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GOT MILK?

August is National Breastfeeding Month, which was created by the USBC (United States Breastfeeding Committee) and is funded by the U.S. Department of Health and Human Services, to empower women to breastfeed and to bring awareness to the latest research showing that babies who are exclusively breastfed for six months are less likely to develop ear infections, diarrhea and respiratory illnesses, and may be less likely to develop childhood obesity. In addition to the health benefits, breastfeeding also nurtures the beautiful bond between mom and baby. So, what happens if you aren’t producing enough milk or even aren’t producing any milk?

This is a common worry. Lactation consultant Karyn-Grace Clarke, president of the British Columbia Lactation Consultants Association explains, “I would say that the majority of breastfeeding women will have concerns about their milk production at some point.” However, only an estimated 1 to 5 percent of women are physically unable to produce enough milk to feed their babies. Diana West, IBCLC (International Board-Certified Lactation Consultant) and co-author of Making More Milk says that assistance from a breastfeeding expert, or changes in breastfeeding techniques, such as the ones listed below, can help boost milk production significantly. Here are some of the most common causes of low milk production and some strategies that may help:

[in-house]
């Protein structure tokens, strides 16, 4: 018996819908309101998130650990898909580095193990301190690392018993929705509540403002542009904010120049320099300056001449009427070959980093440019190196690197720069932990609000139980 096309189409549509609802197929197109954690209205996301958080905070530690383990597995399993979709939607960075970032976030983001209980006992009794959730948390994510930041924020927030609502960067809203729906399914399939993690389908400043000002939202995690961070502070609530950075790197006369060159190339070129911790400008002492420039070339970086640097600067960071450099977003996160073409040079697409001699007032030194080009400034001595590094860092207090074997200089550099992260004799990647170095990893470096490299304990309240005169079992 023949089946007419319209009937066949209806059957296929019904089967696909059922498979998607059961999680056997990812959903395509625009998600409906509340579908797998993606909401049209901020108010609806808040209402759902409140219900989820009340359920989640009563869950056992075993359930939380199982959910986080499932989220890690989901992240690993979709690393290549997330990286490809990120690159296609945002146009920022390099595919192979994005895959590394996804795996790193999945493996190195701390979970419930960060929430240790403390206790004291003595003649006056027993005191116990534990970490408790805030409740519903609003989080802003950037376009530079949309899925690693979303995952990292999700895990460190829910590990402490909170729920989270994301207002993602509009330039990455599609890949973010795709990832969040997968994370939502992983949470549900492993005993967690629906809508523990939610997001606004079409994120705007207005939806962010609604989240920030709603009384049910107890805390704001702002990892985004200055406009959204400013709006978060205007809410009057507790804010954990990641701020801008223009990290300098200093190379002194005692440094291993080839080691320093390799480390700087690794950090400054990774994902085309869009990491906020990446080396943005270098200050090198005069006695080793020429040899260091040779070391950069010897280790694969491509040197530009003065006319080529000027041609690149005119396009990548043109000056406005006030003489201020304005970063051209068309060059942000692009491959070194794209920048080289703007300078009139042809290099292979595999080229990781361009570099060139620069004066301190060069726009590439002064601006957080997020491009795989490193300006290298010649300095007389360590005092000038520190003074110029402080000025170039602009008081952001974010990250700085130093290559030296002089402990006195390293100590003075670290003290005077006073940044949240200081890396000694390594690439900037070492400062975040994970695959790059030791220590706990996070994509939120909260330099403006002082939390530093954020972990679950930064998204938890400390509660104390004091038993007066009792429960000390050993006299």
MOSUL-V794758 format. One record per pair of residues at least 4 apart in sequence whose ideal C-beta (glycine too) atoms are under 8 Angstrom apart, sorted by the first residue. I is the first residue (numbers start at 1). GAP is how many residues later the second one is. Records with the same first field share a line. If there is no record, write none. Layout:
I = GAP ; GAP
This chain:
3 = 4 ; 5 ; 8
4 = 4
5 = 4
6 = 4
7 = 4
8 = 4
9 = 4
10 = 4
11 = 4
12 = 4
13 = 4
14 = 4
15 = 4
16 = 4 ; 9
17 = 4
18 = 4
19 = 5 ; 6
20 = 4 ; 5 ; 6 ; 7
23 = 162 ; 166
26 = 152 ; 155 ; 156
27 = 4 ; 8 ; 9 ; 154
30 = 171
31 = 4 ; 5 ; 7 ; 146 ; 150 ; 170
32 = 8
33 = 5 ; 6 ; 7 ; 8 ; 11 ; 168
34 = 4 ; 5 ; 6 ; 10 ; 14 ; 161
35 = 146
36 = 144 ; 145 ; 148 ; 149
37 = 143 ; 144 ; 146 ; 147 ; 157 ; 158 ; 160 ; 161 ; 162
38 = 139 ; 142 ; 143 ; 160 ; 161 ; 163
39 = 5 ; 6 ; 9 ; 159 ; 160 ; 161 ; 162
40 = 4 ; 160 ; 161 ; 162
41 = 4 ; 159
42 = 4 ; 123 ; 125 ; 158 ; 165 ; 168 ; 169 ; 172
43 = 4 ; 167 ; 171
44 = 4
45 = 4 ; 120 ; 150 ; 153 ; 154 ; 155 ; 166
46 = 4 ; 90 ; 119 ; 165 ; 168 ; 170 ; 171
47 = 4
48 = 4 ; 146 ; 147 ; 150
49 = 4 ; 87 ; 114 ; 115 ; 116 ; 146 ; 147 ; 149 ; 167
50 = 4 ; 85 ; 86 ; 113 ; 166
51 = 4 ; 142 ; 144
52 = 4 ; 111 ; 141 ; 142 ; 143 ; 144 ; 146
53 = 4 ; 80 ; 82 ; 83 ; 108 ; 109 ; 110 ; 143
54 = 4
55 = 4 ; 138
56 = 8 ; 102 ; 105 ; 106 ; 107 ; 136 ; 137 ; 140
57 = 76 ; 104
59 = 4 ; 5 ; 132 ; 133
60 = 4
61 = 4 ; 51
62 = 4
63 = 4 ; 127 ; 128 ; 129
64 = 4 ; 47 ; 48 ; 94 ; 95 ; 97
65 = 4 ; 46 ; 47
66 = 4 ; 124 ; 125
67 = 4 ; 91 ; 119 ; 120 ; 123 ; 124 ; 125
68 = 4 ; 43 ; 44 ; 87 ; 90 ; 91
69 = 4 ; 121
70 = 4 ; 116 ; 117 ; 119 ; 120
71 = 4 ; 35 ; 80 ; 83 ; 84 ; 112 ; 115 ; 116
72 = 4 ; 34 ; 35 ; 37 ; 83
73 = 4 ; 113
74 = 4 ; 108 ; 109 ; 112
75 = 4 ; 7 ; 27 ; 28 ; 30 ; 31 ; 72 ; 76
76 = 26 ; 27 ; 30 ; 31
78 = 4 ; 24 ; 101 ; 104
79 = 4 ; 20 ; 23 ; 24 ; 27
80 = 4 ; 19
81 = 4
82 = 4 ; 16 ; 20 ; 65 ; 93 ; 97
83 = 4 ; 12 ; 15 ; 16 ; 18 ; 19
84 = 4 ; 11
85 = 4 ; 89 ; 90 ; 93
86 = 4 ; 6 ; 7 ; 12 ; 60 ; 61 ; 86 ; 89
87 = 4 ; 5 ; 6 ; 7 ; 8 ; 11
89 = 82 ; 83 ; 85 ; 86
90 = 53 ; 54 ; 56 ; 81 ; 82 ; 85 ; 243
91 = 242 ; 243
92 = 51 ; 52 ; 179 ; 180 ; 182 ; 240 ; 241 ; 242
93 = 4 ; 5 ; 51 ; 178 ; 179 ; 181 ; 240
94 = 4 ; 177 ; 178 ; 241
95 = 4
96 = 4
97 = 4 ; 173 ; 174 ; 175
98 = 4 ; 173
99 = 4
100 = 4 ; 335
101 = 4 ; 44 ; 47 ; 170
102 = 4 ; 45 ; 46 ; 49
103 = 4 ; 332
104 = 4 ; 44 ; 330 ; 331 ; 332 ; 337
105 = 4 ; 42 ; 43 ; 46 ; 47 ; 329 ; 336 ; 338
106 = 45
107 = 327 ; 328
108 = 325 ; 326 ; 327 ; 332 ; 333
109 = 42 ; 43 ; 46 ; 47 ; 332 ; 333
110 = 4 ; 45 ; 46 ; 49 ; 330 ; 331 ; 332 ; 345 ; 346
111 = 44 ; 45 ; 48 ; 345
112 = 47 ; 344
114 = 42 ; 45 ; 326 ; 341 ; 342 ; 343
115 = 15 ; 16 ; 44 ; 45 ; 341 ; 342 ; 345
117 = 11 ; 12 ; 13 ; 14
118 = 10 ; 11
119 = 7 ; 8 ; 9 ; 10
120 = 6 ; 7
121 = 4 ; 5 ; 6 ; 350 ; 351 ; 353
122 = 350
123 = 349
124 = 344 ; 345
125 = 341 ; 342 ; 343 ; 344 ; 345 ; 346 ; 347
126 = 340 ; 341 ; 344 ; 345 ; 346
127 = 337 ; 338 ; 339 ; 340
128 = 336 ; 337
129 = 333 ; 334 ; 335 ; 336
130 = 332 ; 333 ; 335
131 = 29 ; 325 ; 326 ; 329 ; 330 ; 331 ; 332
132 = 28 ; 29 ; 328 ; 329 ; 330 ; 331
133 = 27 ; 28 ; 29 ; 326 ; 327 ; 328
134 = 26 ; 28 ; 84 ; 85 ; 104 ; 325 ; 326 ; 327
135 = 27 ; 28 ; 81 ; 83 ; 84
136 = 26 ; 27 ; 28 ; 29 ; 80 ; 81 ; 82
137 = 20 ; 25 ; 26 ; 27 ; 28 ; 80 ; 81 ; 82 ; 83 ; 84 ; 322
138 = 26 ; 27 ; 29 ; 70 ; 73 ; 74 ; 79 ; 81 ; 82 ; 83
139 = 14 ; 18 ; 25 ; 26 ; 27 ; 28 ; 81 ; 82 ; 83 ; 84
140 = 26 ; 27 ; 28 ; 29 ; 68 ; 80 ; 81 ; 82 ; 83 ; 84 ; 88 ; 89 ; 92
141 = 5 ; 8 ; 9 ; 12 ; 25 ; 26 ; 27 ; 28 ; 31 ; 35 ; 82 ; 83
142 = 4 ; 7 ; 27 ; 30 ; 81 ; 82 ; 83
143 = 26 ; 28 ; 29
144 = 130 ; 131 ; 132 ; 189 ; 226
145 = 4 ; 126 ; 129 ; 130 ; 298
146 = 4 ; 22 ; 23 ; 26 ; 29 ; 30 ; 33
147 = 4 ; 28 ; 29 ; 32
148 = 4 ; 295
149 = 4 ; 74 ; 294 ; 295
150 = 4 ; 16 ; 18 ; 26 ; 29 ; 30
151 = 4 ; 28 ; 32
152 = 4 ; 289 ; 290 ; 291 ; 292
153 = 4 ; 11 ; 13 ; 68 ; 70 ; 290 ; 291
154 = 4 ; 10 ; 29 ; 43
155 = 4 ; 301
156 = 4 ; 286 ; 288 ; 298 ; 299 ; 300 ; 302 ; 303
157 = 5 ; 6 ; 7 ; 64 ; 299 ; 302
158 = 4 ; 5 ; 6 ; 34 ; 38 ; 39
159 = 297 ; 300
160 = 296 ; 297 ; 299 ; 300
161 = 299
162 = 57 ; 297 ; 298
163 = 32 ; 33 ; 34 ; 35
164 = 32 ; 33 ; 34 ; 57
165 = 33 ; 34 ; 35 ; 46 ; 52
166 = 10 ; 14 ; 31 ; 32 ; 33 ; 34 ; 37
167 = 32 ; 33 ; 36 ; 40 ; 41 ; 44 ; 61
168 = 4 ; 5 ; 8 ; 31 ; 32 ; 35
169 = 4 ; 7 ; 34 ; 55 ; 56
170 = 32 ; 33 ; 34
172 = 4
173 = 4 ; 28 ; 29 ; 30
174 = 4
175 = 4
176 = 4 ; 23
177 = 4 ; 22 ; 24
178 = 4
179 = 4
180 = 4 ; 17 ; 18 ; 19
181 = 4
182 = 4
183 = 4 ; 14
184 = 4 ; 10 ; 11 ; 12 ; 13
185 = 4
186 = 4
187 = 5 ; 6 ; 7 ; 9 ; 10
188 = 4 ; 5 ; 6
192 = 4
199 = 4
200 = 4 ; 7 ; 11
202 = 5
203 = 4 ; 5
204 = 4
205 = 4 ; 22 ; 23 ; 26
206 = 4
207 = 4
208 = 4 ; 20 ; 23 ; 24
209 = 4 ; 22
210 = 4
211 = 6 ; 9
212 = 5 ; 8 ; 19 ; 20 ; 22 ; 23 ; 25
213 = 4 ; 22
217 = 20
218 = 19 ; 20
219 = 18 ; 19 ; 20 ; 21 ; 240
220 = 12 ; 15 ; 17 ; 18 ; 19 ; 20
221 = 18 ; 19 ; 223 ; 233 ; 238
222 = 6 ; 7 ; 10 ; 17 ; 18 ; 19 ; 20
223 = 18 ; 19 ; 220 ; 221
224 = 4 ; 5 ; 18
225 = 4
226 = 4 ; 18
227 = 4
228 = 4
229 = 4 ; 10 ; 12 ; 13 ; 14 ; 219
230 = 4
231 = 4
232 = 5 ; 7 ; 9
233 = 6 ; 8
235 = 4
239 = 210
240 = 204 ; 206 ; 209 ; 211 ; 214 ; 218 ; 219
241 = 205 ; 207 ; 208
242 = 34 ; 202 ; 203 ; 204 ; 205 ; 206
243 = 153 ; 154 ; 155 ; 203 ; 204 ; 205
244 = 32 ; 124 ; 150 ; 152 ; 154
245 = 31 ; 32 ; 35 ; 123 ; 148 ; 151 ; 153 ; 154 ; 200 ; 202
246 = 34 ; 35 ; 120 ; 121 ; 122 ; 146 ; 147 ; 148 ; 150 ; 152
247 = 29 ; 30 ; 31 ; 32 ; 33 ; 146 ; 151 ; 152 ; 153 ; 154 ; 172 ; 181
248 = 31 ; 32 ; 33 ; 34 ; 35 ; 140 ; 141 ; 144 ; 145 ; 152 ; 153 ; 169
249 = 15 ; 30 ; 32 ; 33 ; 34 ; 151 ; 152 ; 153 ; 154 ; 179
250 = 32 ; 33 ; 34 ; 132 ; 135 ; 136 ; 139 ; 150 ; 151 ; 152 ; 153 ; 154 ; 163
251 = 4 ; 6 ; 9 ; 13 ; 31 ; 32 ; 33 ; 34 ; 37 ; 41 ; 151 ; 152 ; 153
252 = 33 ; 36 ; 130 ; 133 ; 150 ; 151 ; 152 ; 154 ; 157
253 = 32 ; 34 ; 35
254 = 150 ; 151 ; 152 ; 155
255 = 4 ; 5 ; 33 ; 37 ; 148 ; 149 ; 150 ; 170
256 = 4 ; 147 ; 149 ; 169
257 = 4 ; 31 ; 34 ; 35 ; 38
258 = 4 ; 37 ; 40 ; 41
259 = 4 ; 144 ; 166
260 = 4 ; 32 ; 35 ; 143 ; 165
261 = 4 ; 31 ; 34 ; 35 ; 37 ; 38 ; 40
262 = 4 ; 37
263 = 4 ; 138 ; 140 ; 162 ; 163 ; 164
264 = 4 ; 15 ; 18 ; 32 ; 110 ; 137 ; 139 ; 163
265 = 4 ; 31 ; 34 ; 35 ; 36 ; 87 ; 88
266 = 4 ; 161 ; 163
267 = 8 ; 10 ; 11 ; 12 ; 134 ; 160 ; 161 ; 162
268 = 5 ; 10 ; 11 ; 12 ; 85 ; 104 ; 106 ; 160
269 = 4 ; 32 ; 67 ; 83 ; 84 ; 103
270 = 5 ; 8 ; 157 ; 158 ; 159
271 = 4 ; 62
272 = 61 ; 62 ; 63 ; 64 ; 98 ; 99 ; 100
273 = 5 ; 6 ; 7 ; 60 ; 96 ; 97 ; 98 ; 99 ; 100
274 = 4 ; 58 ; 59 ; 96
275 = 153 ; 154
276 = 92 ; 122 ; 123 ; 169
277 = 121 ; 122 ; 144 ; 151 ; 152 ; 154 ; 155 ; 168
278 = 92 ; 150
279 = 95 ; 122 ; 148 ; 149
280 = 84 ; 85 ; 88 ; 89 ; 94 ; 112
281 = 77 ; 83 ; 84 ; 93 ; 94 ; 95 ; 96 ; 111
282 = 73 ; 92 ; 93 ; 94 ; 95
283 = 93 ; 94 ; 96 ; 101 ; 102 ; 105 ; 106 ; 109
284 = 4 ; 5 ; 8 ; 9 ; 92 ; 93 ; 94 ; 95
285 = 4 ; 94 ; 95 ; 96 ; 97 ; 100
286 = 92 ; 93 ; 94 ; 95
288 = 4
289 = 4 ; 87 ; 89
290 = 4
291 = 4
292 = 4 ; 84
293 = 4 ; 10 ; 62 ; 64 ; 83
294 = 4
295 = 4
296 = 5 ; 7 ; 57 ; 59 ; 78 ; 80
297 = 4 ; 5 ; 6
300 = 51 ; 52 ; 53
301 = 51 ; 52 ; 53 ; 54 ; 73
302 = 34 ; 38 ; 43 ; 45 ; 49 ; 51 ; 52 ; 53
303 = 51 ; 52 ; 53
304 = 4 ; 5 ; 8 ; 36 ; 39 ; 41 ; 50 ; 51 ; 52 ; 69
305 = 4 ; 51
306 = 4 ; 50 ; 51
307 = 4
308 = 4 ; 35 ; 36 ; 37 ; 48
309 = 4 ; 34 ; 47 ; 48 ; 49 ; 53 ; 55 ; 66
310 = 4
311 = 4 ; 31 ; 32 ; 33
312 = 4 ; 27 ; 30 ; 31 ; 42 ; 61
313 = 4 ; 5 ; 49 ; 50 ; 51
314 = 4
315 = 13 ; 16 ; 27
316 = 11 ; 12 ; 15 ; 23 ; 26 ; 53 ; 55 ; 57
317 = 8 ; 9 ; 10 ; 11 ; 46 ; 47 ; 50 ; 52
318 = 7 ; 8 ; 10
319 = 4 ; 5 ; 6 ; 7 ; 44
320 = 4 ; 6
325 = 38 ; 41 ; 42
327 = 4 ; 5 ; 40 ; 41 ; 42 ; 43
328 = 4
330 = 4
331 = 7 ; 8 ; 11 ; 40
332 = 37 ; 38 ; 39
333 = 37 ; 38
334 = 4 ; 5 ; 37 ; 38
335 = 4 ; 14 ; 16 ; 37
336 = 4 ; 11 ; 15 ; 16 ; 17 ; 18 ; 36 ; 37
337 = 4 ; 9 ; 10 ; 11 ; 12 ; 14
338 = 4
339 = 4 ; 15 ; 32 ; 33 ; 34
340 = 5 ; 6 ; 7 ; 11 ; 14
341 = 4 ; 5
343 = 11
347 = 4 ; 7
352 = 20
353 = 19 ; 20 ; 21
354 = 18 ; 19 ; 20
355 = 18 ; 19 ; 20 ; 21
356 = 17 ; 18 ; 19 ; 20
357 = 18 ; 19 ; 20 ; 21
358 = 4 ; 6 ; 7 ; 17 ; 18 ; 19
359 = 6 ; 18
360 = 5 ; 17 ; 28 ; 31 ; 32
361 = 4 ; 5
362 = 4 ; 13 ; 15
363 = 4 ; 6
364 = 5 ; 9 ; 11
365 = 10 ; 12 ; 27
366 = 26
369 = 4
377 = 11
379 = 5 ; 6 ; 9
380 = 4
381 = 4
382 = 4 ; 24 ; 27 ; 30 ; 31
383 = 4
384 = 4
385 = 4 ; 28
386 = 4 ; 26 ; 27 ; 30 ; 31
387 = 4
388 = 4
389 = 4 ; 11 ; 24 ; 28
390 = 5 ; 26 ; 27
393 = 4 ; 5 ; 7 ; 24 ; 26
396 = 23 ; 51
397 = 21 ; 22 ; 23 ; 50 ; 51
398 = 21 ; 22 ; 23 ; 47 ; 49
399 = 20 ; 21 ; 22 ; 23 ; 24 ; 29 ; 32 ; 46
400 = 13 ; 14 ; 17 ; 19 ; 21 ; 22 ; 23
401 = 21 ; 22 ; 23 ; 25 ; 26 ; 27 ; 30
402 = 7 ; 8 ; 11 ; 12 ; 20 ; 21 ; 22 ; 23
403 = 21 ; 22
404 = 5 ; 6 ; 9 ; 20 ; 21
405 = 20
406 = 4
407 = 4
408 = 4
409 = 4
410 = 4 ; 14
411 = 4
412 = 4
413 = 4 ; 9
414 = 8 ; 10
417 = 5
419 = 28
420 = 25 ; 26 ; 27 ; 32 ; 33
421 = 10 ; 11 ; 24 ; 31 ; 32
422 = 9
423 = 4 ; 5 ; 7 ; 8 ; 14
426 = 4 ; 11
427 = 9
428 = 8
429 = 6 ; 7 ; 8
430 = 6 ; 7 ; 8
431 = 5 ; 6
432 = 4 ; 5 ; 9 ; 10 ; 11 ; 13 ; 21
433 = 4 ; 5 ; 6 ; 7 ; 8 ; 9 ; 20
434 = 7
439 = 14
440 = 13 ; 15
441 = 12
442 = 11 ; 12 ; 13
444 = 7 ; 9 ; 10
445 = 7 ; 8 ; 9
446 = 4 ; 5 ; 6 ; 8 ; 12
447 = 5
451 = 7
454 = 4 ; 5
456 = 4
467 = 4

Common Causes:

  • Insufficient glandular tissue
  • Hormonal or endocrine problems such as PCOS
  • Previous breast surgery
  • Birth control pills, patch or injections
  • Certain medications or herbs
  • Anatomical issues or ability to latch
  • Medications used during labor or jaundice
  • Supplementation
  • Smoking

Helpful Strategies:

  • Breastfeed as often as possible. The more you feed, the more milk you will produce.
  • Pump your breasts more often.
  • Check your baby’s latch.
  • Don’t believe the myth, “The more you drink, the more you will produce.” Only drink enough to quench your thirst
  • Avoid the pacifier and bottle.
  • Take advantage of weekends or two to three consecutive days where you can feed and pump around the clock.
  • Find healthy ways to de-stress.
  • Create a feeding schedule.
  • Increase nighttime feedings.
  • Ask your doctor about herbal remedies, such as Fenugreek, or prescription medications.

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